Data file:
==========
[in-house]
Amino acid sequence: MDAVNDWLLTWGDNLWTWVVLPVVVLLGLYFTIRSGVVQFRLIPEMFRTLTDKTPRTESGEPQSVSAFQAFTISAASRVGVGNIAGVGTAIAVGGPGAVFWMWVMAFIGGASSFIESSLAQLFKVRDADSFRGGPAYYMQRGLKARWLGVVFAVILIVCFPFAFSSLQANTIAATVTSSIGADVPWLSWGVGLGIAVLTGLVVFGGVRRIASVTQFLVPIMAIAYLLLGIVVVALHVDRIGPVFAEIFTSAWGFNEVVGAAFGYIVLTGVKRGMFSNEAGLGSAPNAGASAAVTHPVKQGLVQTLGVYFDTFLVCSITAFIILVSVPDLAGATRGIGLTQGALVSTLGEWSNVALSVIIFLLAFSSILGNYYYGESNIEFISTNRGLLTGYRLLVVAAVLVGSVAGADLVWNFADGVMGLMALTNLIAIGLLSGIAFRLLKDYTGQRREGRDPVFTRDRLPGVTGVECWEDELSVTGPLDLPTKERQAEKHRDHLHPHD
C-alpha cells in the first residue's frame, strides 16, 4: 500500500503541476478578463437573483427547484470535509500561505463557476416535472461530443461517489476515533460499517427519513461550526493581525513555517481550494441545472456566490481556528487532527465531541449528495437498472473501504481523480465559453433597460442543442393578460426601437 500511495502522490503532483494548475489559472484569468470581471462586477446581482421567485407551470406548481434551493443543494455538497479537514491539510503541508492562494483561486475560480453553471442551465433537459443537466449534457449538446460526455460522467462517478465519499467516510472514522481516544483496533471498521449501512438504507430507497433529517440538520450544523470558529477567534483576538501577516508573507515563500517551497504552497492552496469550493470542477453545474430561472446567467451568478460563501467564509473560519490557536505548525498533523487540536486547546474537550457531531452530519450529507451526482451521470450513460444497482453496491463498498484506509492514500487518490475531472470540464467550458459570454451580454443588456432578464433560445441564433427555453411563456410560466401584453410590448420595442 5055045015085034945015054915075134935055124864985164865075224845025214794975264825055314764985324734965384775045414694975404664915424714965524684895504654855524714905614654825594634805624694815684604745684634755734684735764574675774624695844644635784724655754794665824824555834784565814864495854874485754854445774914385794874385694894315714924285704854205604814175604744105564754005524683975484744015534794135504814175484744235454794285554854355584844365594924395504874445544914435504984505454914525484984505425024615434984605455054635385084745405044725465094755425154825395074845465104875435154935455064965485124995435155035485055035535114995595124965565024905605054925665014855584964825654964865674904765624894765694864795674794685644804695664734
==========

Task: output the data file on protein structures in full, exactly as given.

[in-house]
Amino acid sequence: MDAVNDWLLTWGDNLWTWVVLPVVVLLGLYFTIRSGVVQFRLIPEMFRTLTDKTPRTESGEPQSVSAFQAFTISAASRVGVGNIAGVGTAIAVGGPGAVFWMWVMAFIGGASSFIESSLAQLFKVRDADSFRGGPAYYMQRGLKARWLGVVFAVILIVCFPFAFSSLQANTIAATVTSSIGADVPWLSWGVGLGIAVLTGLVVFGGVRRIASVTQFLVPIMAIAYLLLGIVVVALHVDRIGPVFAEIFTSAWGFNEVVGAAFGYIVLTGVKRGMFSNEAGLGSAPNAGASAAVTHPVKQGLVQTLGVYFDTFLVCSITAFIILVSVPDLAGATRGIGLTQGALVSTLGEWSNVALSVIIFLLAFSSILGNYYYGESNIEFISTNRGLLTGYRLLVVAAVLVGSVAGADLVWNFADGVMGLMALTNLIAIGLLSGIAFRLLKDYTGQRREGRDPVFTRDRLPGVTGVECWEDELSVTGPLDLPTKERQAEKHRDHLHPHD
C-alpha cells in the first residue's frame, strides 16, 4: 500500500503541476478578463437573483427547484470535509500561505463557476416535472461530443461517489476515533460499517427519513461550526493581525513555517481550494441545472456566490481556528487532527465531541449528495437498472473501504481523480465559453433597460442543442393578460426601437 500511495502522490503532483494548475489559472484569468470581471462586477446581482421567485407551470406548481434551493443543494455538497479537514491539510503541508492562494483561486475560480453553471442551465433537459443537466449534457449538446460526455460522467462517478465519499467516510472514522481516544483496533471498521449501512438504507430507497433529517440538520450544523470558529477567534483576538501577516508573507515563500517551497504552497492552496469550493470542477453545474430561472446567467451568478460563501467564509473560519490557536505548525498533523487540536486547546474537550457531531452530519450529507451526482451521470450513460444497482453496491463498498484506509492514500487518490475531472470540464467550458459570454451580454443588456432578464433560445441564433427555453411563456410560466401584453410590448420595442 5055045015085034945015054915075134935055124864985164865075224845025214794975264825055314764985324734965384775045414694975404664915424714965524684895504654855524714905614654825594634805624694815684604745684634755734684735764574675774624695844644635784724655754794665824824555834784565814864495854874485754854445774914385794874385694894315714924285704854205604814175604744105564754005524683975484744015534794135504814175484744235454794285554854355584844365594924395504874445544914435504984505454914525484984505425024615434984605455054635385084745405044725465094755425154825395074845465104875435154935455064965485124995435155035485055035535114995595124965565024905605054925665014855584964825654964865674904765624894765694864795674794685644804695664734